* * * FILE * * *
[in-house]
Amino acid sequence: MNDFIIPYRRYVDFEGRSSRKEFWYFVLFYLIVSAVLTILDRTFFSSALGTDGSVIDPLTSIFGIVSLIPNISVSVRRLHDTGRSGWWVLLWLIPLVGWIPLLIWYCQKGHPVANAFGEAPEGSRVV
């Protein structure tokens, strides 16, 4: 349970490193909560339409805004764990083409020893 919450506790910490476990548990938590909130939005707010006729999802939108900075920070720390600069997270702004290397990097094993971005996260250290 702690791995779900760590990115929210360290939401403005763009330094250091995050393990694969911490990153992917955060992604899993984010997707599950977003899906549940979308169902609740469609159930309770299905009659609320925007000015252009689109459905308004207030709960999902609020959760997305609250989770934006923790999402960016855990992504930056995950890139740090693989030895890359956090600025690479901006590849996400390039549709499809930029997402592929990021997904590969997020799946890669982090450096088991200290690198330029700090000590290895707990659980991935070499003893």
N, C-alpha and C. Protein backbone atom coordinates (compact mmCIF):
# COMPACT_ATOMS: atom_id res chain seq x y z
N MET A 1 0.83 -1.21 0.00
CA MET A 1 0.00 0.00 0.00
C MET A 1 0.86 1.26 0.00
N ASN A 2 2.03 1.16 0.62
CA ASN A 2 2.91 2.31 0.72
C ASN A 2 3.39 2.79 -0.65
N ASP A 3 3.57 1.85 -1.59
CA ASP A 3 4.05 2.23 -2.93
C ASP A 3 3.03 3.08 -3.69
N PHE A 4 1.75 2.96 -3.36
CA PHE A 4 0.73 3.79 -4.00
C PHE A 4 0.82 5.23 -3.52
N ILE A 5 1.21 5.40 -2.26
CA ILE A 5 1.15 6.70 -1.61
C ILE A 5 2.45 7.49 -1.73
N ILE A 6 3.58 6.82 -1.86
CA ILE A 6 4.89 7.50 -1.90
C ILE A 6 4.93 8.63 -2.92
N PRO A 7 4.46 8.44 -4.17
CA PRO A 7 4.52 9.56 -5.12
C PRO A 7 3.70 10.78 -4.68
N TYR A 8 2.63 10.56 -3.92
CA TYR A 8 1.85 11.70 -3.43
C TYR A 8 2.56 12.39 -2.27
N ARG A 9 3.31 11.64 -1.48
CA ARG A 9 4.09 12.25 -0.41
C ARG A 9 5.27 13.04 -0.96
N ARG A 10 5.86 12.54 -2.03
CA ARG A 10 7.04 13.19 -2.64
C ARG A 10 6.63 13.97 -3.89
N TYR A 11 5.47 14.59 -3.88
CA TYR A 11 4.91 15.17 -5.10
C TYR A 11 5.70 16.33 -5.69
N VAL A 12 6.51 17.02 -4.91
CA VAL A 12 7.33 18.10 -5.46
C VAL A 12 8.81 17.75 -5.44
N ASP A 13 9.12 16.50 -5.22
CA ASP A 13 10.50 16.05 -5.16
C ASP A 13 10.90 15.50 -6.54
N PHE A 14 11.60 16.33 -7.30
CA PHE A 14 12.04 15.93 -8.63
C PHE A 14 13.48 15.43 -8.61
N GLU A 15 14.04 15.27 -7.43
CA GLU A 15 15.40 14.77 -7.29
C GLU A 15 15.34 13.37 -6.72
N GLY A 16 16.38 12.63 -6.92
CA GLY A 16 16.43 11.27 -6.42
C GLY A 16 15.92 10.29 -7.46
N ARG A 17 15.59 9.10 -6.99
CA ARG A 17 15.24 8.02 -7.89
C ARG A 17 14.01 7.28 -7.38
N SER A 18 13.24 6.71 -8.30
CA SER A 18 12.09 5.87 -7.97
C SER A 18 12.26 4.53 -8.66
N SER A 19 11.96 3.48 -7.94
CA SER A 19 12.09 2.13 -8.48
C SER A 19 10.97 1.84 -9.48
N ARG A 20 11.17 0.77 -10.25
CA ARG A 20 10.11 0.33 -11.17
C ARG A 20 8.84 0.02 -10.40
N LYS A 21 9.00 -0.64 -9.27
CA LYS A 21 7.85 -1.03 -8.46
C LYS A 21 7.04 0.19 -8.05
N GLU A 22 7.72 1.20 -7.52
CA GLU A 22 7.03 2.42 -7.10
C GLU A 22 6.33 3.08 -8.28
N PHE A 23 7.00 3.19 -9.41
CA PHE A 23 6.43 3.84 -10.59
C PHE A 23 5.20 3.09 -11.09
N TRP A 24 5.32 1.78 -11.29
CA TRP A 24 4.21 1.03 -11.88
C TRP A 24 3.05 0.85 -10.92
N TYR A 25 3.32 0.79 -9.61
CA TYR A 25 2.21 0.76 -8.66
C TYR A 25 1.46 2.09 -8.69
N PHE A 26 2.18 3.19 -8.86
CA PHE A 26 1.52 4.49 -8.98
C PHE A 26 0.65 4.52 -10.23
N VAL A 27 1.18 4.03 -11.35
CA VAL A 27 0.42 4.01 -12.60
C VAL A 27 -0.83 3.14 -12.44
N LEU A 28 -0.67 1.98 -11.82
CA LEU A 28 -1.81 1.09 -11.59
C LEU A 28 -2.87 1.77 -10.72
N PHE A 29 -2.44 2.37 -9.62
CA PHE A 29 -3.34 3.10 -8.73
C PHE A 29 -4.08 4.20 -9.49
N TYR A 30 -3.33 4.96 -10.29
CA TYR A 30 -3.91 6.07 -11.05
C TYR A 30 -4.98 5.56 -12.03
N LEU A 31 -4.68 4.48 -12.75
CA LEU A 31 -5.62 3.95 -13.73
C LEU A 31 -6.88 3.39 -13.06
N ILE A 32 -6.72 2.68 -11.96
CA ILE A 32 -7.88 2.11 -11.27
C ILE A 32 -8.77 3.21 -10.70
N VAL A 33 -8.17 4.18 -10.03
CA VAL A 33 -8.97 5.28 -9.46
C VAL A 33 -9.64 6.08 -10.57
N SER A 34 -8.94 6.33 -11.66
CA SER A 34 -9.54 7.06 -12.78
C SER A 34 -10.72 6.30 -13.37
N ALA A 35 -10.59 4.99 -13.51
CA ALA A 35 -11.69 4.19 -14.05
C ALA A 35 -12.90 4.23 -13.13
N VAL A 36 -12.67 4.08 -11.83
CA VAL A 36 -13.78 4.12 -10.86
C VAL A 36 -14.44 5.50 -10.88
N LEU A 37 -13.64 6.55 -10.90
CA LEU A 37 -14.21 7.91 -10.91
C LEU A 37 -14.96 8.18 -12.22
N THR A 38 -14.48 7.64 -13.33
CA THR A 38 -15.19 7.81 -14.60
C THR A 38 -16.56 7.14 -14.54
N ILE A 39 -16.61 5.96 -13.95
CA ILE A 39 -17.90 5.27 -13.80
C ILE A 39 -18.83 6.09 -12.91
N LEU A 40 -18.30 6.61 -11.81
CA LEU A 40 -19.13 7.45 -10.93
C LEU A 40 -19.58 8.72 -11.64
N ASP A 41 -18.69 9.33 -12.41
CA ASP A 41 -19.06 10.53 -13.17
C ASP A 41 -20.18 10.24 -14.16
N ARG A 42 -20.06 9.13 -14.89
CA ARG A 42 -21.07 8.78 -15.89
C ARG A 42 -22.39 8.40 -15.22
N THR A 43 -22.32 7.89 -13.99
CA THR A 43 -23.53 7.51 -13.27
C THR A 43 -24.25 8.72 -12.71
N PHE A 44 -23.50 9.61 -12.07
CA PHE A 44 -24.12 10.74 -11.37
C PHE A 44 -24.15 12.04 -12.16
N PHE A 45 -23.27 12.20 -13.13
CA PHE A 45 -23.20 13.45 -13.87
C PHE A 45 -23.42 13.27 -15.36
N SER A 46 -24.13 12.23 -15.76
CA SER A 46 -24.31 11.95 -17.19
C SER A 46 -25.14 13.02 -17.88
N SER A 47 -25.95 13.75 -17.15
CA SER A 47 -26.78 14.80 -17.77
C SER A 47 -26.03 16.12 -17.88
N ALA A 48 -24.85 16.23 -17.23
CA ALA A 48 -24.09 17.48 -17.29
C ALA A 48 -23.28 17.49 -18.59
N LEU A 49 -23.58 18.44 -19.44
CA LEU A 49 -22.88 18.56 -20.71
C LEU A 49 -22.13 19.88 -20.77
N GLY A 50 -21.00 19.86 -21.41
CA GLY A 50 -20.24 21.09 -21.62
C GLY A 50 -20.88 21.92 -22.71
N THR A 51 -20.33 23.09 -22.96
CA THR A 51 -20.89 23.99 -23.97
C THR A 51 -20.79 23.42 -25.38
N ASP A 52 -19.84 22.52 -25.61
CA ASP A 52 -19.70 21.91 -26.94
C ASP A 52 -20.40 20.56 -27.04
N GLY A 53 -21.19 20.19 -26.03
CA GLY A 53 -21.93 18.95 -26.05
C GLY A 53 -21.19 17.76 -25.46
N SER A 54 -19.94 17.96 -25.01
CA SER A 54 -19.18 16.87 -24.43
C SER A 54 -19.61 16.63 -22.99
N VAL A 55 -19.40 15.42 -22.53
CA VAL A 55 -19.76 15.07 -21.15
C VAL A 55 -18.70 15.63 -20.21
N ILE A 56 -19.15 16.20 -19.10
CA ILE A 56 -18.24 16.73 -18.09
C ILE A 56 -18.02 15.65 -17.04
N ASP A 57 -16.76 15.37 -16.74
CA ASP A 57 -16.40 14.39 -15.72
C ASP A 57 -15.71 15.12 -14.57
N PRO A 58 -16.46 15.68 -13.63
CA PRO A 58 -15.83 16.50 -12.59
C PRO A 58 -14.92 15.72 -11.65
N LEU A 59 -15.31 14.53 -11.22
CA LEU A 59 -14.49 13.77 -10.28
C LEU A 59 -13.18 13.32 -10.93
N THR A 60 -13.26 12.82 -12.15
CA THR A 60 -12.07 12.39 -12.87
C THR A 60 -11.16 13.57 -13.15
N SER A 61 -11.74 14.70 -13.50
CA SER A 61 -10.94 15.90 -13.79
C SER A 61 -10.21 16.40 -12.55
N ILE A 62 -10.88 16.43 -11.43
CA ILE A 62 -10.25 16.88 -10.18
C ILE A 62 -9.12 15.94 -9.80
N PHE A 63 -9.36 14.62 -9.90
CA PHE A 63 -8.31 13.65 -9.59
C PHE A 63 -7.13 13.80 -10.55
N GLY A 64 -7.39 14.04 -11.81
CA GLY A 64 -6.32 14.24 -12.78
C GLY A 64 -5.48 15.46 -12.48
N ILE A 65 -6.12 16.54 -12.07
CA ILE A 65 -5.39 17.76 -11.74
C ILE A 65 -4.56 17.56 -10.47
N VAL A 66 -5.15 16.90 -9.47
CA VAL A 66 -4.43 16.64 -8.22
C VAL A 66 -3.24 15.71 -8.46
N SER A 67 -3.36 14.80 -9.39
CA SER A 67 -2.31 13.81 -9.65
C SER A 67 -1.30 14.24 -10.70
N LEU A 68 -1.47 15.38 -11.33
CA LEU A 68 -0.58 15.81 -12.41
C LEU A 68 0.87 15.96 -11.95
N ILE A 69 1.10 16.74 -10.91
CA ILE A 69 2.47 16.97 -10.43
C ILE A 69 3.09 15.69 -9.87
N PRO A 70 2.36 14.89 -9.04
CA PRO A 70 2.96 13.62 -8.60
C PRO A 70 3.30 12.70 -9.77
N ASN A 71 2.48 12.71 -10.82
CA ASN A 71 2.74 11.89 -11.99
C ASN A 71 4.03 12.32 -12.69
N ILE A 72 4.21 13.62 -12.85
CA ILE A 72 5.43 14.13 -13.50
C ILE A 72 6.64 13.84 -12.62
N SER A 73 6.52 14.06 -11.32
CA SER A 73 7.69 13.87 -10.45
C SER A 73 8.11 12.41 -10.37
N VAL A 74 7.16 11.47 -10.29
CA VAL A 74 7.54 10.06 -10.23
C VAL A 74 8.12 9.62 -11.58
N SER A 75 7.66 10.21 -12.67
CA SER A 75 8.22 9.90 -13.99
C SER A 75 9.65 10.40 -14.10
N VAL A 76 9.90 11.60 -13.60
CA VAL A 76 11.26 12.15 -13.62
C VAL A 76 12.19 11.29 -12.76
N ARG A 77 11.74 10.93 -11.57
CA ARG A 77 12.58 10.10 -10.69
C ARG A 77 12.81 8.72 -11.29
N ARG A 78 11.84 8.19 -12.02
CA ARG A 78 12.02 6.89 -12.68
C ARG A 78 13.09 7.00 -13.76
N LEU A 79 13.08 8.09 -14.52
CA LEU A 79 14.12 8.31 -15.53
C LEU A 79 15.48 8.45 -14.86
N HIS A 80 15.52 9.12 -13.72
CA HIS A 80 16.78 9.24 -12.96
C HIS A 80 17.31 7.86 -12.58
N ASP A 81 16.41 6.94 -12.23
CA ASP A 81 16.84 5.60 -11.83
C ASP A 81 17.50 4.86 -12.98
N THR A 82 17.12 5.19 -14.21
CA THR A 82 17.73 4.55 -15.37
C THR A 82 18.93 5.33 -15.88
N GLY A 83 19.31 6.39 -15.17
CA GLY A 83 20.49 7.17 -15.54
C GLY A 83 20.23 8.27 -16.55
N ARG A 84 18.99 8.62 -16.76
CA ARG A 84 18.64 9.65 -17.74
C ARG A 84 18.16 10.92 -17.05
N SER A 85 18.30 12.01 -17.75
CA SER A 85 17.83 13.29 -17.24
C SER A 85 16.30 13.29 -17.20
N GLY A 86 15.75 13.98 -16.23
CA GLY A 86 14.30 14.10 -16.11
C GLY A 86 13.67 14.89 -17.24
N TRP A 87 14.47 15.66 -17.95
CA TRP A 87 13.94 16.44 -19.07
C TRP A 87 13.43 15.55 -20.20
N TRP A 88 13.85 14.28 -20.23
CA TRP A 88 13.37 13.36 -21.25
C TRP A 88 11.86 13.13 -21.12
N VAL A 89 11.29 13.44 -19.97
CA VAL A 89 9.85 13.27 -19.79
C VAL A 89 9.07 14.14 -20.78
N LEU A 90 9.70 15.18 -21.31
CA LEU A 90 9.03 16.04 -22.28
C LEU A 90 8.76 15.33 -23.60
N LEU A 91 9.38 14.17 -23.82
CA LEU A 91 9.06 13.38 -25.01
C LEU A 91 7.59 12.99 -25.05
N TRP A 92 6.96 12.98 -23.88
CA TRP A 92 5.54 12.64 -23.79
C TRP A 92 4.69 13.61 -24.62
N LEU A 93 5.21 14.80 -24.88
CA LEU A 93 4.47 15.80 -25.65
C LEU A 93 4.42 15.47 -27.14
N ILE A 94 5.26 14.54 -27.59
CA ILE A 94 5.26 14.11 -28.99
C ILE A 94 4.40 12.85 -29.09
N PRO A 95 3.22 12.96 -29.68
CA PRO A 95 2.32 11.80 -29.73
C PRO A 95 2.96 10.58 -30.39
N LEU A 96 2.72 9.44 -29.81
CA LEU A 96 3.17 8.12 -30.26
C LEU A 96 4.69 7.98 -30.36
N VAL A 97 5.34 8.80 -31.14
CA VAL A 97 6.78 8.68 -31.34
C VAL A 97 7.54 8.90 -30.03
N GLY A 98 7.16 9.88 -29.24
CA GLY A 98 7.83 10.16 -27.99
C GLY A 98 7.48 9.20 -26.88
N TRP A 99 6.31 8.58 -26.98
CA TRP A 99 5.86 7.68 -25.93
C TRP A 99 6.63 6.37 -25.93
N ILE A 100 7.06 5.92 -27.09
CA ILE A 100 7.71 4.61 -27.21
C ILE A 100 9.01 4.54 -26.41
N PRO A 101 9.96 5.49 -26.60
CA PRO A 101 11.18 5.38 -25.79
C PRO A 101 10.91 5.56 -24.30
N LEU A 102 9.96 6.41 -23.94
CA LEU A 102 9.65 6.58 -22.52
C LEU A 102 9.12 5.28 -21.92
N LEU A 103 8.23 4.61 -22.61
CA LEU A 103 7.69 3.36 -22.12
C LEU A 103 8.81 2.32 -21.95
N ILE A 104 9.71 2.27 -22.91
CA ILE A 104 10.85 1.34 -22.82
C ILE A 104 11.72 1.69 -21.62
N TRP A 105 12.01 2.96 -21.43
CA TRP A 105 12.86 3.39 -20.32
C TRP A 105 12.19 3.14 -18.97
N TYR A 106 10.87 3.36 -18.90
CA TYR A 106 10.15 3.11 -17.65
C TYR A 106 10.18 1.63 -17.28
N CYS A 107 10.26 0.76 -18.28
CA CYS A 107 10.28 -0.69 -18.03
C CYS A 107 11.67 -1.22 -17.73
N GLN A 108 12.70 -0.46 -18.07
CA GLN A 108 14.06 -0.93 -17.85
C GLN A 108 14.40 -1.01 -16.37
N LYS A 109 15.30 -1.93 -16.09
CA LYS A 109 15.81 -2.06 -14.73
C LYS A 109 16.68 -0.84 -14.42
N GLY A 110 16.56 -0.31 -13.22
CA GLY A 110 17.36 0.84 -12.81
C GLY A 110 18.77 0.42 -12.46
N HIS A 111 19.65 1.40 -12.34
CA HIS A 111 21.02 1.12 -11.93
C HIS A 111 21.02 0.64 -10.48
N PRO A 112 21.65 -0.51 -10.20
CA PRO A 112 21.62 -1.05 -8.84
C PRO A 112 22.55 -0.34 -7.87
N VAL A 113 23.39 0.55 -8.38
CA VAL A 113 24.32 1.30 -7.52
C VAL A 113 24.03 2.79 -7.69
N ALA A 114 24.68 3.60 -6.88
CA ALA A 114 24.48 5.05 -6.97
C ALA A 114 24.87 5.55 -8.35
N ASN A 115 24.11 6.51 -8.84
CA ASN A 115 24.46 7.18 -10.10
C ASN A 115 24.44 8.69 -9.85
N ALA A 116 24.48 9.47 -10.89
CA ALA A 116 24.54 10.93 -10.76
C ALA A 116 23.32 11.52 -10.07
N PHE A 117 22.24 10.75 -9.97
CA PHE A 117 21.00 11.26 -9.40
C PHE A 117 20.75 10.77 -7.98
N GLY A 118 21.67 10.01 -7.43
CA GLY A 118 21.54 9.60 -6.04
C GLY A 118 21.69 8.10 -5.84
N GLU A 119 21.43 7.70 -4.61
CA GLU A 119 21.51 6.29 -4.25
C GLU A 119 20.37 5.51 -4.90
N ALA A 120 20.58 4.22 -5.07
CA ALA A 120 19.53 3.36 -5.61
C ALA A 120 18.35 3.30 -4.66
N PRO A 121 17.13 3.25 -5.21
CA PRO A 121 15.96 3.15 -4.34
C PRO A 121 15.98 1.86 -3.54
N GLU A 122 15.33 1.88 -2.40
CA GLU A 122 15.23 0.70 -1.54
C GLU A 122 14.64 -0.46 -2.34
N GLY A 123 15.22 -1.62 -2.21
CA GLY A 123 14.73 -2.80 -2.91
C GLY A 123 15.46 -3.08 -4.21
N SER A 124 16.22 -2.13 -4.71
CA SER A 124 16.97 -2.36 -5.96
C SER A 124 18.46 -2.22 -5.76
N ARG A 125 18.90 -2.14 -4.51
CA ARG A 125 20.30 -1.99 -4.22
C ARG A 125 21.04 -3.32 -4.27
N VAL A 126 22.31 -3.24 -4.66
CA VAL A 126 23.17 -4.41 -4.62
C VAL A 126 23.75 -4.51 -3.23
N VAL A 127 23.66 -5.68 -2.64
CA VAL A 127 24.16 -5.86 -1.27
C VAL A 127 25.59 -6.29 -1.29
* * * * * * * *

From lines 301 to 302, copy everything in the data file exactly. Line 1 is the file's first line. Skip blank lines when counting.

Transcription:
CA TRP A 99 5.86 7.68 -25.93
C TRP A 99 6.63 6.37 -25.93